In the next few days the lone British bobby who guards the door
10 Downing Street had better get used to doing a lot of saluting.
Chances are he'll have to greet 27 Ulster Unionist members of
Northern Ireland's legislative assembly. Government sources in
London say the assembly members soon will each receive an invitation
to an unprecedented face-to-face meeting with Tony Blair.
The British leader is working to a deliberately tight July 15
deadline to get the province's pro-British Protestants to agree to
share political power with Catholics in a self-rule government.
Beyond the shiny black door of the prime minister's London
residence, the elected representatives of Northern Ireland's
religious majority can expect to come under intense pressure on this
Changes to 'final' peace plan?
And in a bid to dispel Unionist doubts - which by the weekend
appeared considerable - Mr. Blair will offer to make limited changes
to the supposedly "final" peace plan hammered out in a marathon five-
day bargaining session last week in Belfast.
Senior British government officials say he plans to give the
assembly members assurances that if the Irish Republican Army fails
to begin decommissioning its terrorist weapons in the coming weeks,
the Northern Ireland assembly will remain in existence, without the
IRA's political ally, Sinn Fein, as part of it.
Earlier Blair and his Irish counterpart, Bertie Ahern, had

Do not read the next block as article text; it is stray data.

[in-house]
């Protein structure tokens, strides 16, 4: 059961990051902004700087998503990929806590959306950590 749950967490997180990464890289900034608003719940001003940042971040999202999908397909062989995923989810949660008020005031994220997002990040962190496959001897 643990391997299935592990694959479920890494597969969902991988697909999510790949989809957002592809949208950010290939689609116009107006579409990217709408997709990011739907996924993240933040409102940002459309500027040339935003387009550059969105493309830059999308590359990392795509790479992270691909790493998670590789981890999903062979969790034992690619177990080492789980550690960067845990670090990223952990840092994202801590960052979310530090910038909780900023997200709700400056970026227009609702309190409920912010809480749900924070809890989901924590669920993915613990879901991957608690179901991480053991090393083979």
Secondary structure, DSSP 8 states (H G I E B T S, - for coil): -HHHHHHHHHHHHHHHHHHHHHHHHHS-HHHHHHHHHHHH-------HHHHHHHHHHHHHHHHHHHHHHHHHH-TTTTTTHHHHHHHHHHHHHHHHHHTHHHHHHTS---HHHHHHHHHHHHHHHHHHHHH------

indicated that the assembly and all other aspects of last year's
Friday agreement would be suspended if the IRA failed to give up or
destroy its weapons.
In an extremely unclear situation, specialists on Northern Ireland
are reluctant to predict the outcome of the coming days of
bargaining. Deagln de Bradn, analyst in Belfast for the Dublin-
Irish Times, says the answer to whether the IRA will decommission
weapons is "a definite maybe."
Blair and Mr. Ahern say they have been assured that "within days"
the IRA will then begin handing in its arms.
Blair has set July 15 as the date for the executive to be approved
by the assembly, probably in a brief but highly symbolic session. By
September, the assembly would reconvene, by which time, the two
premiers say, it will be possible to decide whether or not
decommissioning is under way.
This formula differs sharply from current Unionist demands that
decommissioning should begin ahead of the appointment of ministers
the executive body, or at the very least simultaneously with it. …